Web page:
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Ryder Cup 2010 'will be the best ever for spectators'

Oct 22, 2009 | Blog

The image of Padraig Harrington and Paul McGinley diving into the lake at the Belfry following Europe's victory in the Ryder Cup in 2006 is an image that lives with many a golf fan.

No doubt the Celtic Manor Resort would love for a similarly memorable moment to be created on its course when the contest comes to Newport in Wales next year.

Since it won the bid to stage the 82-year-old competition back in 2001, the venue has undertaken major work to ensure that the event is a success in terms of logistics and spectator experience. Whether or not it is a sporting success - from Europe's point of view - will be down to Colin Montgomerie and his team.

The preparations have been far from minor. The Celtic Manor Resort has built half a golf course and a new club house, as well as a new bridge to provide a link between the practice area and the course. Around £18 million has been spent on this construction work so far.

According to Paul Williams, public relations manager at the resort, it will all be worth it to create a unique experience for players, spectators and hospitality guests.

He said that building half a golf course from scratch has allowed the club to take the needs of spectators into account in a way which has not previously been possible.

"Normally its very difficult to see if you're four or five deep behind the gallery ropes but we've been able to build the four closing holes against a steep hillside, which is now providing these huge, great, natural viewing banks to get all these tens of thousands of spectators on to watch the important match at the end of the round," he explained.

"They can not only see onto those holes but also the valley below as well, so they might be able to see six or eight holes from any one vantage point and, hearing the roars coming up the valley, it should be quite an atmosphere and quite an event to watch," he added.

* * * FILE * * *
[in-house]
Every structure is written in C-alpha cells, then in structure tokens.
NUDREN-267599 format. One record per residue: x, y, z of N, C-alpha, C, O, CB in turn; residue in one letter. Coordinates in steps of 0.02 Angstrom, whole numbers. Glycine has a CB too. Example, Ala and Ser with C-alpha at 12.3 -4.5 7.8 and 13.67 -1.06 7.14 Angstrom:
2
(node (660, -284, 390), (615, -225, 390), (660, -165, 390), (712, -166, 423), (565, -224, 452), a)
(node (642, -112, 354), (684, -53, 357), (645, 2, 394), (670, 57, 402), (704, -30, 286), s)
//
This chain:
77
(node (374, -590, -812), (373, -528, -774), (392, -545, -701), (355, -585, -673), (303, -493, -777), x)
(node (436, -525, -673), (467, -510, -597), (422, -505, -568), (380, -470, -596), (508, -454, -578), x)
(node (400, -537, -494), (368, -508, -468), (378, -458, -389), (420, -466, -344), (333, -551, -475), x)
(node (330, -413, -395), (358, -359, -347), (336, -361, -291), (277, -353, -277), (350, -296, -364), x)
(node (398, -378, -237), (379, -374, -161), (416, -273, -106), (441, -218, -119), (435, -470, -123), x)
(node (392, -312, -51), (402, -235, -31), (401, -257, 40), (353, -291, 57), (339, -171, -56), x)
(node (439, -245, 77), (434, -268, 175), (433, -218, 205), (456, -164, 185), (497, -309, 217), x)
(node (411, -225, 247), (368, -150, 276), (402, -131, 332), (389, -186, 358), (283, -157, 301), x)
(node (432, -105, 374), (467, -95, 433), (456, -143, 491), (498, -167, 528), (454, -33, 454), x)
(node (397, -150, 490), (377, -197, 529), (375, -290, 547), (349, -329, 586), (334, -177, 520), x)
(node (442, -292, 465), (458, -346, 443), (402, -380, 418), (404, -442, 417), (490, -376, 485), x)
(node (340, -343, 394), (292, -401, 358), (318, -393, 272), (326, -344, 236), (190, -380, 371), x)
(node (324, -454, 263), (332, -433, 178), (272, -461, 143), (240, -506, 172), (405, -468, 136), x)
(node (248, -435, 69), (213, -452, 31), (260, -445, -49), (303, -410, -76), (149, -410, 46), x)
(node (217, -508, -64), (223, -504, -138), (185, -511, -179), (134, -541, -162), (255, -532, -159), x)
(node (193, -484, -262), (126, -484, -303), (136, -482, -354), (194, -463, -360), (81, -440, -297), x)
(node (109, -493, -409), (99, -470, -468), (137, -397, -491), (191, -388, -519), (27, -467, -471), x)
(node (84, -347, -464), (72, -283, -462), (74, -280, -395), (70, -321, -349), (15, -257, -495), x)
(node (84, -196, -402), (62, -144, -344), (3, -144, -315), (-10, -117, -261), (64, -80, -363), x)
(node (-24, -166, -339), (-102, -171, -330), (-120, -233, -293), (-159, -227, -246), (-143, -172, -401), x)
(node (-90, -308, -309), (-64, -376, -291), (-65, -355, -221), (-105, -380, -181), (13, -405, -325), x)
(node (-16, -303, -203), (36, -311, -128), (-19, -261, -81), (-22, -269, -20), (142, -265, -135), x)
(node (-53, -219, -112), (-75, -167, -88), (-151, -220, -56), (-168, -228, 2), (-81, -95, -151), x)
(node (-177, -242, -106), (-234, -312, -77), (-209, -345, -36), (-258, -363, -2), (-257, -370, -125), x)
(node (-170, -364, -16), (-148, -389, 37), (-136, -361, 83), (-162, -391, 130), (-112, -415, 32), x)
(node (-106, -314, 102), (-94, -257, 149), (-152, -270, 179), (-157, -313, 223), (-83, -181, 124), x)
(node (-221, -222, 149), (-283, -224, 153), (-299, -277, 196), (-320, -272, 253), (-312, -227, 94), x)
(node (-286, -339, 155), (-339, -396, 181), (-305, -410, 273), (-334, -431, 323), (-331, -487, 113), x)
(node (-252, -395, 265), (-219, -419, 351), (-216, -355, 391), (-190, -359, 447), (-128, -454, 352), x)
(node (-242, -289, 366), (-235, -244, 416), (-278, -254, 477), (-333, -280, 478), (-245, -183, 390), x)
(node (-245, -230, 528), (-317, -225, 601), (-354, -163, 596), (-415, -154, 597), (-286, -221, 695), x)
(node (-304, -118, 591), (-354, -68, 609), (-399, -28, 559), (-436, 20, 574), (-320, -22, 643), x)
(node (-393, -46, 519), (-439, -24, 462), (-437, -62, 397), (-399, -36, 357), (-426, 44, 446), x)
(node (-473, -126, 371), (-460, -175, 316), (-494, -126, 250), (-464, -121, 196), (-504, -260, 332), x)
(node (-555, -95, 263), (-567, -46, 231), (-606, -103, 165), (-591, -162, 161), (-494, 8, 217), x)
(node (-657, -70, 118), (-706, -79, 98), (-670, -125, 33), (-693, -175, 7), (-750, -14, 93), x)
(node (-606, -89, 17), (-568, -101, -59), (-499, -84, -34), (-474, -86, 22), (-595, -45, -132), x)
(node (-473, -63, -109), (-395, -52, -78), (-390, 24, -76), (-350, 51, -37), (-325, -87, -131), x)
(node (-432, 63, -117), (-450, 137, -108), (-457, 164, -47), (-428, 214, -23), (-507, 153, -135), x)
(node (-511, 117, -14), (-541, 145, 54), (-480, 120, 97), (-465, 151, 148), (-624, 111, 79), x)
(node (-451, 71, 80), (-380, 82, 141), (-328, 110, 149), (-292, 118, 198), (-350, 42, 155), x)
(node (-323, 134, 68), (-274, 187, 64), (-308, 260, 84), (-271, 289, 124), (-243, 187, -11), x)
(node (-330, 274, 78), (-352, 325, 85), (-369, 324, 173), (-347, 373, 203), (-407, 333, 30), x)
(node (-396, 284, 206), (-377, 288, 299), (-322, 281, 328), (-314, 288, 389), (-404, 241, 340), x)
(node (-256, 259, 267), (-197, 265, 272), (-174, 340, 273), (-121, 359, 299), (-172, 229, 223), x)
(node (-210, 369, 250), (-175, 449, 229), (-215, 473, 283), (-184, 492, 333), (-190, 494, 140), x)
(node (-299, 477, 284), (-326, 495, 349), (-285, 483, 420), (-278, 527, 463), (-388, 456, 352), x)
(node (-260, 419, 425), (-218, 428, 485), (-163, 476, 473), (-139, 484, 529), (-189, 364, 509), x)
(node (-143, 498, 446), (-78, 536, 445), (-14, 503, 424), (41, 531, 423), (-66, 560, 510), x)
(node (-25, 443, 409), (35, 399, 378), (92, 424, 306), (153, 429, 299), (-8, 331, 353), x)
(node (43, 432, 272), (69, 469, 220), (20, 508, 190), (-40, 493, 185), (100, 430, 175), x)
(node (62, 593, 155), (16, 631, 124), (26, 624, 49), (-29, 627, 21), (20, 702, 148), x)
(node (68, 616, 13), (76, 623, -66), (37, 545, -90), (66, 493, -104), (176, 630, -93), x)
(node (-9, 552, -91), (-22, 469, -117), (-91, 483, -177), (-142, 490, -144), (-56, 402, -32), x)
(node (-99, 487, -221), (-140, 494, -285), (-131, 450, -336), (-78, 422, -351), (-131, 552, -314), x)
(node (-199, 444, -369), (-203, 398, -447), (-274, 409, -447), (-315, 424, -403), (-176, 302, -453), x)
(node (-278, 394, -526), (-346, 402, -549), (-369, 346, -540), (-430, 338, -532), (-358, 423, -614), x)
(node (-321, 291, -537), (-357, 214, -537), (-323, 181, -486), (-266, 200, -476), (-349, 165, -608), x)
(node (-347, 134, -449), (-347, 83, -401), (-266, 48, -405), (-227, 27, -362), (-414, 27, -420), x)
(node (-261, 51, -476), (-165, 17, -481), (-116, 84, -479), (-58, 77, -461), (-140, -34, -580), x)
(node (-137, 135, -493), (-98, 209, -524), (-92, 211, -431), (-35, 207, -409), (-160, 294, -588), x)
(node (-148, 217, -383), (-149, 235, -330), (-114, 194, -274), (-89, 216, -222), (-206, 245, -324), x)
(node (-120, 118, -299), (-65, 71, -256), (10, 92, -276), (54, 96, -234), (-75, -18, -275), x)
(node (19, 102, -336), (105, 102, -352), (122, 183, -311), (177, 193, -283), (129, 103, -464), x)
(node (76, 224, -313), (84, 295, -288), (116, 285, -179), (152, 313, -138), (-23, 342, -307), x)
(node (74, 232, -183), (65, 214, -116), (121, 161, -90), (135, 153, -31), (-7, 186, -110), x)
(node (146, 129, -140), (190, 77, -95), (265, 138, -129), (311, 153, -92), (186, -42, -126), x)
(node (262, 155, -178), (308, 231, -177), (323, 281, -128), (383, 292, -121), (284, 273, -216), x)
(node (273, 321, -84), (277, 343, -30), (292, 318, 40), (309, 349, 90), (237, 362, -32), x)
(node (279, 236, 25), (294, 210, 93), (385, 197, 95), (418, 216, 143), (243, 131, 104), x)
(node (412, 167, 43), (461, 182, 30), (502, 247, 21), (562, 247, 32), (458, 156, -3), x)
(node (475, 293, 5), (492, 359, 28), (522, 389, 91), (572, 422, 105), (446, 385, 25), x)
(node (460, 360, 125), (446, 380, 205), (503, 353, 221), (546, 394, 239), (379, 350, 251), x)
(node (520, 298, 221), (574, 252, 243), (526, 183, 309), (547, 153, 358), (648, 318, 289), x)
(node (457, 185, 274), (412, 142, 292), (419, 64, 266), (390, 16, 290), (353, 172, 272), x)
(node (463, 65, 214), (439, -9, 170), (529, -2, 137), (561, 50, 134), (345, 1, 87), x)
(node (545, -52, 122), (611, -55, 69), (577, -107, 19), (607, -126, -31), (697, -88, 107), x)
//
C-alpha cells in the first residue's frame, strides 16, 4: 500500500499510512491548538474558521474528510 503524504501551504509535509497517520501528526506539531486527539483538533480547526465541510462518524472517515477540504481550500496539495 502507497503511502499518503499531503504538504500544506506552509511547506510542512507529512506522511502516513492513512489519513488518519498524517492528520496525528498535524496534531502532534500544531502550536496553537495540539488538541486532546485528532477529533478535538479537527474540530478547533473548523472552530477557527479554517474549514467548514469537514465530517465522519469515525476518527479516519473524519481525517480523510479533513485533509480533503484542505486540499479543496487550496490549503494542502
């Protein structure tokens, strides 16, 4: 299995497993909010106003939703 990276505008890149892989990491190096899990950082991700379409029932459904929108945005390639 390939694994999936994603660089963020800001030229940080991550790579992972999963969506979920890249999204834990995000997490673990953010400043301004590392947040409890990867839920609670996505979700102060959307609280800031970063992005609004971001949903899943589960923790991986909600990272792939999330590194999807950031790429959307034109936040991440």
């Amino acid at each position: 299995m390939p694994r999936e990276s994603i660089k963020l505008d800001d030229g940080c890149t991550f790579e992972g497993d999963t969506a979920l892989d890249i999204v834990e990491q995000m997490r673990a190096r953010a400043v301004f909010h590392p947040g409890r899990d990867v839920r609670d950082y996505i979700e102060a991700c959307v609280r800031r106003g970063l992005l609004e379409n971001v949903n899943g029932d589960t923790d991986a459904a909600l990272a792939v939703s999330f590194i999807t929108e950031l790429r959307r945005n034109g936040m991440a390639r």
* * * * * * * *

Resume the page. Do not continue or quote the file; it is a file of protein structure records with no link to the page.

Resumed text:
It is this that is going to make the 2010 Ryder Cup stand out as an event compared to previous years.

"People often say that you see far more on television - and that will still be true at this one as you can't be everywhere on the course at any one time - but in terms of what you can see from the hospitality pavilions and these viewing banks it's going to be the best Ryder Cup there's ever been for viewing," Mr Williams said.

From a purely practical point of view, the position of the Celtic Manor Resort will also improve the experience for the 50,000 people entering the grounds on each of the three days of the event.

With it being so close to the M4 motorway, the resort is highly accessible, which should help the traffic flow considerably and lead to less frustration for visiting fans and hospitality guests, according to Mr Williams.

The local events industry is also set to benefit from the event, he said.

"There will be lots of peripheral entertainments going alongside it in terms of coping with this massive influx of spectators, all the hotels are going to be full down to Swansea and beyond in Wales and of course over the bridge into Bristol and the south-west of England," he explained.

Mr Williams also suggested that companies are likely to want to put on incentive trips, whether they are hosted by the official Ryder Cup hospitality or other local events businesses surrounding the resort.

"Longer term, there has already been a great drive in Welsh golf tourism as a result of the Ryder Cup. Wales has never had a golf profile before, we've always had great courses but never had reason to shout about them before and the Ryder Cup has given us just that," he concluded.

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